There seems to be a strange confusion arising among many potential beginners as to what differences they get between shared and VPS hosting. On the face of it, both of them are very similar on paper – They both share resources from one server, they are both incredibly affordable and they are hosted by some of the best cloud server providers for the end user on a tight budget, especially compared to renting out dedicated servers. But there are a few key differences in the way they both operate which I shall try to point out whilst stating the pros and cons of each:
·Shared Environment Types: Shared hosting, as the name suggests, is one single server shared between multiple users. Many such users often have low traffic websites or blogs which don’t require much power of have a lot of traffic directed to them at once. The key difference between the shared environments of VPS and Shared hosting is that VPS has an isolated virtual environment that is completely dedicated to you and no other users can enter the environment. It is more similar to a dedicated server at much cheaper rates. On the other hand, on shared hosting, your website or blog is based on a hosting environment/platform on the same server but has no virtual environments to separate your data.
·Prices: Because of the lack of virtual environments, the prices can be much more affordable as multiple users operating from a single point is always more cost effective. However because the shared environments in a VPS is often set up by the company, it is a little more expensive than shared hosting as even though the resources are still shared, you have exclusive access to a limited amount of resources such as a few cores in a 24 core server or a finite amount of RAM from the server, which aren’t shared with other users on the server.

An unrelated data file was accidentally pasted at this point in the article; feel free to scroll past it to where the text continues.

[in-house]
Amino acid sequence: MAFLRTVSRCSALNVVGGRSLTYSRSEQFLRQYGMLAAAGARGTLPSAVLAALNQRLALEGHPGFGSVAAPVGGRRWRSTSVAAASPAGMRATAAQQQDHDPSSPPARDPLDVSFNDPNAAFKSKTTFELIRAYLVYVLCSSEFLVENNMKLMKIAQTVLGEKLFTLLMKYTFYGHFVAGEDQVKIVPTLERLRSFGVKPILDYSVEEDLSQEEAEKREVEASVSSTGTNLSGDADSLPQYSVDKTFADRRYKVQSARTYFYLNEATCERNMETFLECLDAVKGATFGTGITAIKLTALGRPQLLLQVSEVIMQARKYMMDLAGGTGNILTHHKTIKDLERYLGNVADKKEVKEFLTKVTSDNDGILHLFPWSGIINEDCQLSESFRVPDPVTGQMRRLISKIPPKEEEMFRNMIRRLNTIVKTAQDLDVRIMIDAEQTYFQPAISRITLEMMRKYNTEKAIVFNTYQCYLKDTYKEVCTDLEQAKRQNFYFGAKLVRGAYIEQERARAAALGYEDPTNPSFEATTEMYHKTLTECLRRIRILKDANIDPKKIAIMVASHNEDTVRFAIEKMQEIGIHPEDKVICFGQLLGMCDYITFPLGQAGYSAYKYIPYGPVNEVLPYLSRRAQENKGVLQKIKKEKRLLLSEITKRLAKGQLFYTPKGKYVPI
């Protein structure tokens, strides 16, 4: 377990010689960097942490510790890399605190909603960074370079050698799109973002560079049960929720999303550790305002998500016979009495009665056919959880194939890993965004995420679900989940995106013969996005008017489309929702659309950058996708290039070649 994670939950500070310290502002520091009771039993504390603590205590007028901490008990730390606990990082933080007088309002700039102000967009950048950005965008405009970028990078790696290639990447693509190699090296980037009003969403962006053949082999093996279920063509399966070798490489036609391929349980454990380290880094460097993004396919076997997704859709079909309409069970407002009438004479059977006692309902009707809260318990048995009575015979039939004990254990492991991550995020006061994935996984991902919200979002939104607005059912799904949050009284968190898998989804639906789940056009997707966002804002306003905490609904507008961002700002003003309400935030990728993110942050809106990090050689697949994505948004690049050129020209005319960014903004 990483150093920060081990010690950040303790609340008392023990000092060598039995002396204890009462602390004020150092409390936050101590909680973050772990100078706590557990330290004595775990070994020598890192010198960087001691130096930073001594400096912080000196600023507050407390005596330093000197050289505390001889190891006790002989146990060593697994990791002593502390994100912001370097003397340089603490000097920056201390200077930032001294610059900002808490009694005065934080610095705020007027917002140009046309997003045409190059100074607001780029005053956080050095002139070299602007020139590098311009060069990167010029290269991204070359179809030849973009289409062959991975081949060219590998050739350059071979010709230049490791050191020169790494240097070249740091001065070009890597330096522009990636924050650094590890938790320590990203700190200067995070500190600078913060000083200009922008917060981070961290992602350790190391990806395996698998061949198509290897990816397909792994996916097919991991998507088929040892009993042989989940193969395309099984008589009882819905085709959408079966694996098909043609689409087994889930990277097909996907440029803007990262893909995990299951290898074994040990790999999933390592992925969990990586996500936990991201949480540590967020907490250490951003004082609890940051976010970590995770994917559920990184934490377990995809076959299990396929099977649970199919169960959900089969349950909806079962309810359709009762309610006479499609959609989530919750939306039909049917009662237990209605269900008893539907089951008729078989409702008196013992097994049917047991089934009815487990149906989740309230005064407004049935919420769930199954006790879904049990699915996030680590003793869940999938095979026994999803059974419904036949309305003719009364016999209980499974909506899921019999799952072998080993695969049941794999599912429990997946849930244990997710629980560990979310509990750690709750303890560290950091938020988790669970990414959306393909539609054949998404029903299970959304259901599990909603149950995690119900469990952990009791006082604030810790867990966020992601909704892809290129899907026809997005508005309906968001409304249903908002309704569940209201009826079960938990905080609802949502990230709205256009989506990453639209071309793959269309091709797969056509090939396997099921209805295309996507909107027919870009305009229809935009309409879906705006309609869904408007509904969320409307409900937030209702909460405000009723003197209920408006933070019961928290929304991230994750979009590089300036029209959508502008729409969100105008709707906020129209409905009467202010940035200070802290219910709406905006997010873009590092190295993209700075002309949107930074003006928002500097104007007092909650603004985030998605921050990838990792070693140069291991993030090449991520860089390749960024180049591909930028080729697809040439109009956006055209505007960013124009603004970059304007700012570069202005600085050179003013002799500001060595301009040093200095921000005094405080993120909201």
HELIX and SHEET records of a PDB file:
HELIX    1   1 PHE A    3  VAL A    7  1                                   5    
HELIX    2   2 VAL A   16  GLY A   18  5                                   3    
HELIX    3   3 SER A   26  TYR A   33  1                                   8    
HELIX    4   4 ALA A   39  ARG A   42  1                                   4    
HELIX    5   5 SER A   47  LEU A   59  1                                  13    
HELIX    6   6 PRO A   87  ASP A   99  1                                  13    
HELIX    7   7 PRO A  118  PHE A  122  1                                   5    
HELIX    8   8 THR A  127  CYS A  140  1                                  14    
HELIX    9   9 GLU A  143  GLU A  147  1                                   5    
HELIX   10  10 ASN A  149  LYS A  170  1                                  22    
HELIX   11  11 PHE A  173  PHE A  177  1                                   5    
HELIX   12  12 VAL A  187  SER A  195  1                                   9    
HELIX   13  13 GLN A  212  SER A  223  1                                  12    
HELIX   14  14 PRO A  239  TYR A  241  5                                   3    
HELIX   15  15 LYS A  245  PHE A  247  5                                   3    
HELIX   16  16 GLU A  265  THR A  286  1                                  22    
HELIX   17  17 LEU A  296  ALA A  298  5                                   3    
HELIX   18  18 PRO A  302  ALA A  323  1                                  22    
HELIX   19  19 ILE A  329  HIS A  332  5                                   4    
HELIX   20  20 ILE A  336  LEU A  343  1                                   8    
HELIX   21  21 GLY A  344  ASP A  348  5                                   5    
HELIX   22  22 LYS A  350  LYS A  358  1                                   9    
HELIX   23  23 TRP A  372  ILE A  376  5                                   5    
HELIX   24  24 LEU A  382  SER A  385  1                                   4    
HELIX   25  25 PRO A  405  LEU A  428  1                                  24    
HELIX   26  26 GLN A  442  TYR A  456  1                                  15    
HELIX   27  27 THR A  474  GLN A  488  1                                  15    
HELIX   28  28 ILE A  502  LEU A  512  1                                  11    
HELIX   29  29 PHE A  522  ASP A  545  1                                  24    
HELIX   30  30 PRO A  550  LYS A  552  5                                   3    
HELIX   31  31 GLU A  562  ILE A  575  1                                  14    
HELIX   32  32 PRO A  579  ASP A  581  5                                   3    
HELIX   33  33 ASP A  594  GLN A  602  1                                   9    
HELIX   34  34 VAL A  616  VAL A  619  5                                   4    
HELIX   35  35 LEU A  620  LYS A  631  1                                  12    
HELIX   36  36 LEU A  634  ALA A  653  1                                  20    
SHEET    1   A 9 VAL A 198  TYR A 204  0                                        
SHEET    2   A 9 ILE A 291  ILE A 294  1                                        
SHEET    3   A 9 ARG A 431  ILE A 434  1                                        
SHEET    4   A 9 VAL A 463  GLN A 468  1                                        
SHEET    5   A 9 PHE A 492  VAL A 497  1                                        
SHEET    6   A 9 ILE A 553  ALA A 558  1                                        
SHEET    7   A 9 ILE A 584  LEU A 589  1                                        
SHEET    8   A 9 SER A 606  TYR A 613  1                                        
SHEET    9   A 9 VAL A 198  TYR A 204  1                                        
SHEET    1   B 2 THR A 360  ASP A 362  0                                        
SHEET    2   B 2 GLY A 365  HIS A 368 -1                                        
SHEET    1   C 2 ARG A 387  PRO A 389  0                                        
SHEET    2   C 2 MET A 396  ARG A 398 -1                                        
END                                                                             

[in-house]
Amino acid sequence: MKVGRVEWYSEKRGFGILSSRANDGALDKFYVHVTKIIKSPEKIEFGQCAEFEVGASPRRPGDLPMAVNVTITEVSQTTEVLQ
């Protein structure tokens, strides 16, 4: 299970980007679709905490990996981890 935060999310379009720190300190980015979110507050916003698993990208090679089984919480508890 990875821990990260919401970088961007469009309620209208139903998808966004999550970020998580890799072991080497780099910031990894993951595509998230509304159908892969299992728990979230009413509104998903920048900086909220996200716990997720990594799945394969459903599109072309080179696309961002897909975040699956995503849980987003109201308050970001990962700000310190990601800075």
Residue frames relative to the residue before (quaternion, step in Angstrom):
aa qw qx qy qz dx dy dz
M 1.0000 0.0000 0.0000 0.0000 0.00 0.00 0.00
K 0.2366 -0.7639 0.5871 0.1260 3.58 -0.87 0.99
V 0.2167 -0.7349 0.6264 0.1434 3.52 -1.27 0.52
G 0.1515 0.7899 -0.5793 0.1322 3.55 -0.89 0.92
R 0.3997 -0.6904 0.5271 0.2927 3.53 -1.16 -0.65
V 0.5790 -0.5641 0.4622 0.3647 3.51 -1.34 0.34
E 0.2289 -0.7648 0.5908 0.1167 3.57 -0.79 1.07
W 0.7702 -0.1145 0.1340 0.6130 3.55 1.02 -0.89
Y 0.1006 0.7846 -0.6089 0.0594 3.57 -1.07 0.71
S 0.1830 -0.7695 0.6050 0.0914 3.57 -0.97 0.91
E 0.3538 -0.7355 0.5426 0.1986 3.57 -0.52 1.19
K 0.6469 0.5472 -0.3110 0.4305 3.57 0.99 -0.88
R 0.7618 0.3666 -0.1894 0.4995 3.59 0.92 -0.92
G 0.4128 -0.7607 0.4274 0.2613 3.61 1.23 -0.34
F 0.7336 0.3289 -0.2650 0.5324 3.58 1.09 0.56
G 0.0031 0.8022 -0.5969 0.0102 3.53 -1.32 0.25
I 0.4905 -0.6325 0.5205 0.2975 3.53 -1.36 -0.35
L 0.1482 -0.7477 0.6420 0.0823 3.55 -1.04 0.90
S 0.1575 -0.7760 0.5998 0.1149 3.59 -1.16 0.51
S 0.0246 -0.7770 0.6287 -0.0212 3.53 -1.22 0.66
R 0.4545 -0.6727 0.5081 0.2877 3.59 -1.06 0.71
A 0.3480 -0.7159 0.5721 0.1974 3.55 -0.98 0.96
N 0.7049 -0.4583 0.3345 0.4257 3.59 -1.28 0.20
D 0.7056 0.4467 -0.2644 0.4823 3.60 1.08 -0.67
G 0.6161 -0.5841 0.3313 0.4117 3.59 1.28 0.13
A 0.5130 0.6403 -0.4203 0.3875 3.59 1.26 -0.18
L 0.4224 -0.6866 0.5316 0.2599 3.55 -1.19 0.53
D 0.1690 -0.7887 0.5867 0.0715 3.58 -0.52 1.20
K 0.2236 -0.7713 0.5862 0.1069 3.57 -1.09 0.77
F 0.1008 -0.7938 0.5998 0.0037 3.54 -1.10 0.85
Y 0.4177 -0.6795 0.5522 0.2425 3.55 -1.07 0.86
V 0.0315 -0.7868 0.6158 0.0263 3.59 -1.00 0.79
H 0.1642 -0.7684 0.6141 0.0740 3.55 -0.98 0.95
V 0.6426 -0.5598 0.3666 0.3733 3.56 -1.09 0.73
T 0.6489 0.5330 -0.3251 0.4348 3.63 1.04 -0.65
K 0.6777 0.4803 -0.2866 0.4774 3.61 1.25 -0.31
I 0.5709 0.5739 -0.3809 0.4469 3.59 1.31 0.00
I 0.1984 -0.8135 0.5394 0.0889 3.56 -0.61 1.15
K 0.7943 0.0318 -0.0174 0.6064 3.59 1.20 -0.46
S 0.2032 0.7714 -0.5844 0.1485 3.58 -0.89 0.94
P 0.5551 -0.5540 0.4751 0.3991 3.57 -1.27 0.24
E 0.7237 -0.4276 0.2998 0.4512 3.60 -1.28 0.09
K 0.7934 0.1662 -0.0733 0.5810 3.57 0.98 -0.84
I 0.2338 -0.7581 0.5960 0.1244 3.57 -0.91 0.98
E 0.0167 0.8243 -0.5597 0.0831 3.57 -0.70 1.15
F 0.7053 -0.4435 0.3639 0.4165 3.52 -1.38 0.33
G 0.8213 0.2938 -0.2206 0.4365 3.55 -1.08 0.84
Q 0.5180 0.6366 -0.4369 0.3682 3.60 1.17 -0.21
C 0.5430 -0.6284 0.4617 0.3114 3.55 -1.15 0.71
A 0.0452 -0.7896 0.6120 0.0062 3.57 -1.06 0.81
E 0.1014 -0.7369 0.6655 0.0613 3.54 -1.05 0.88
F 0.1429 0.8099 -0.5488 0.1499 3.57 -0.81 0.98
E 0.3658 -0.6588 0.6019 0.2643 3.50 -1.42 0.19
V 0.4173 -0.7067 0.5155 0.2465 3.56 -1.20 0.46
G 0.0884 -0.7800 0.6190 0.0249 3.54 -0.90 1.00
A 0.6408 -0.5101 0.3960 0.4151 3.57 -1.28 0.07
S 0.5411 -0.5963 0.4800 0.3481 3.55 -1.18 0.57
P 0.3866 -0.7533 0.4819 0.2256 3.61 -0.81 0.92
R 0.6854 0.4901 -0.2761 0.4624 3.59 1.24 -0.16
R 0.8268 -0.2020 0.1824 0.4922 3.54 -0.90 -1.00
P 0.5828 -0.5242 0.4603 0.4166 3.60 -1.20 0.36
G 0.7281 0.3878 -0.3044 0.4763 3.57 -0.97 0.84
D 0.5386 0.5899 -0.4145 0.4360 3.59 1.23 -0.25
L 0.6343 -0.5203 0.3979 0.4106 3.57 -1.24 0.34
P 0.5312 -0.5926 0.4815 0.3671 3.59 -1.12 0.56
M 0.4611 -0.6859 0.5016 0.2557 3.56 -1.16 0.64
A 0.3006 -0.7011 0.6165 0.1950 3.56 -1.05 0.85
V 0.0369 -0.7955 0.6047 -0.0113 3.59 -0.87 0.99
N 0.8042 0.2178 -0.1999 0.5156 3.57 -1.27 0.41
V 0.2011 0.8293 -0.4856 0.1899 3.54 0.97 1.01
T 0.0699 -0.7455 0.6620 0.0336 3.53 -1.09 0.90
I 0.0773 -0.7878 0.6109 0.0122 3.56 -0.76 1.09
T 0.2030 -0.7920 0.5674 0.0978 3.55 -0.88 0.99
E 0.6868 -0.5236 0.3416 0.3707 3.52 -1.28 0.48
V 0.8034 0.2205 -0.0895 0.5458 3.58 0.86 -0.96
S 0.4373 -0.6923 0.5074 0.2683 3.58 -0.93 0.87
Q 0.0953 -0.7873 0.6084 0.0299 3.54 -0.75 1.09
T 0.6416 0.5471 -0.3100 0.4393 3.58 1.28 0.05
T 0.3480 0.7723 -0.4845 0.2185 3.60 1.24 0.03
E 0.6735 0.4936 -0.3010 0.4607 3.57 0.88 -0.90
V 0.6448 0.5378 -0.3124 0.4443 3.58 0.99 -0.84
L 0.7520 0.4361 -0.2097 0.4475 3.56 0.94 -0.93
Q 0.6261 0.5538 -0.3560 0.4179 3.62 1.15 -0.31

·Flexibility: There is little to no option of flexibility in a shared hosting service. You get a limited amount of disk space and memory which is shared across users. While shared hosting poses no problems with users with low traffic, it can be a bit restraining if your site is growing. However, since VPS is run on a virtual environment, it is technically possible to get additional resources on request like more processing power or RAM. While it won’t be possible to get performance that you get from quad core dedicated servers, it is still better than shared servers.
·Security: Shared environments have little in the way of security due to the lack of virtual environments. Any attack on one of the hosted websites on the shared server could possibly mean that you website is at a risk too. Things are bit different with a VPS however. Despite being hosted on the same server, their virtual environment protects them from any virtual attack on a separate domain on the same server. So, unless the damage is ph
ysical, it has almost the same security as a dedicated server.
So, choose your best dedicated server provider depending on your needs. And always remember to check for a good deal that has a balance of price to performance while opting to go the shared server route.